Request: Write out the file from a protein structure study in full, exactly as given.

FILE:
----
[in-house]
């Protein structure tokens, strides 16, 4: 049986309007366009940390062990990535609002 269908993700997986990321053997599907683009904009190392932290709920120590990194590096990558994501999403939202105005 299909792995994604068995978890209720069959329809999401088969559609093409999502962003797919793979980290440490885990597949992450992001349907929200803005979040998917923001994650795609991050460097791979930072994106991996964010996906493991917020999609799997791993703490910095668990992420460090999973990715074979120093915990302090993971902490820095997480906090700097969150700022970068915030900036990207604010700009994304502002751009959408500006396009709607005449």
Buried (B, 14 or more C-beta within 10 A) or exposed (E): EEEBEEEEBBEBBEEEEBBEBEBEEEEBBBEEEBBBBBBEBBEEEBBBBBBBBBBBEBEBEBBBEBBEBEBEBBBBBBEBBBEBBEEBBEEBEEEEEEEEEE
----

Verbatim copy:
[in-house]
């Protein structure tokens, strides 16, 4: 049986309007366009940390062990990535609002 269908993700997986990321053997599907683009904009190392932290709920120590990194590096990558994501999403939202105005 299909792995994604068995978890209720069959329809999401088969559609093409999502962003797919793979980290440490885990597949992450992001349907929200803005979040998917923001994650795609991050460097791979930072994106991996964010996906493991917020999609799997791993703490910095668990992420460090999973990715074979120093915990302090993971902490820095997480906090700097969150700022970068915030900036990207604010700009994304502002751009959408500006396009709607005449």
Buried (B, 14 or more C-beta within 10 A) or exposed (E): EEEBEEEEBBEBBEEEEBBEBEBEEEEBBBEEEBBBBBBEBBEEEBBBBBBBBBBBEBEBEBBBEBBEBEBEBBBBBBEBBBEBBEEBBEEBEEEEEEEEEE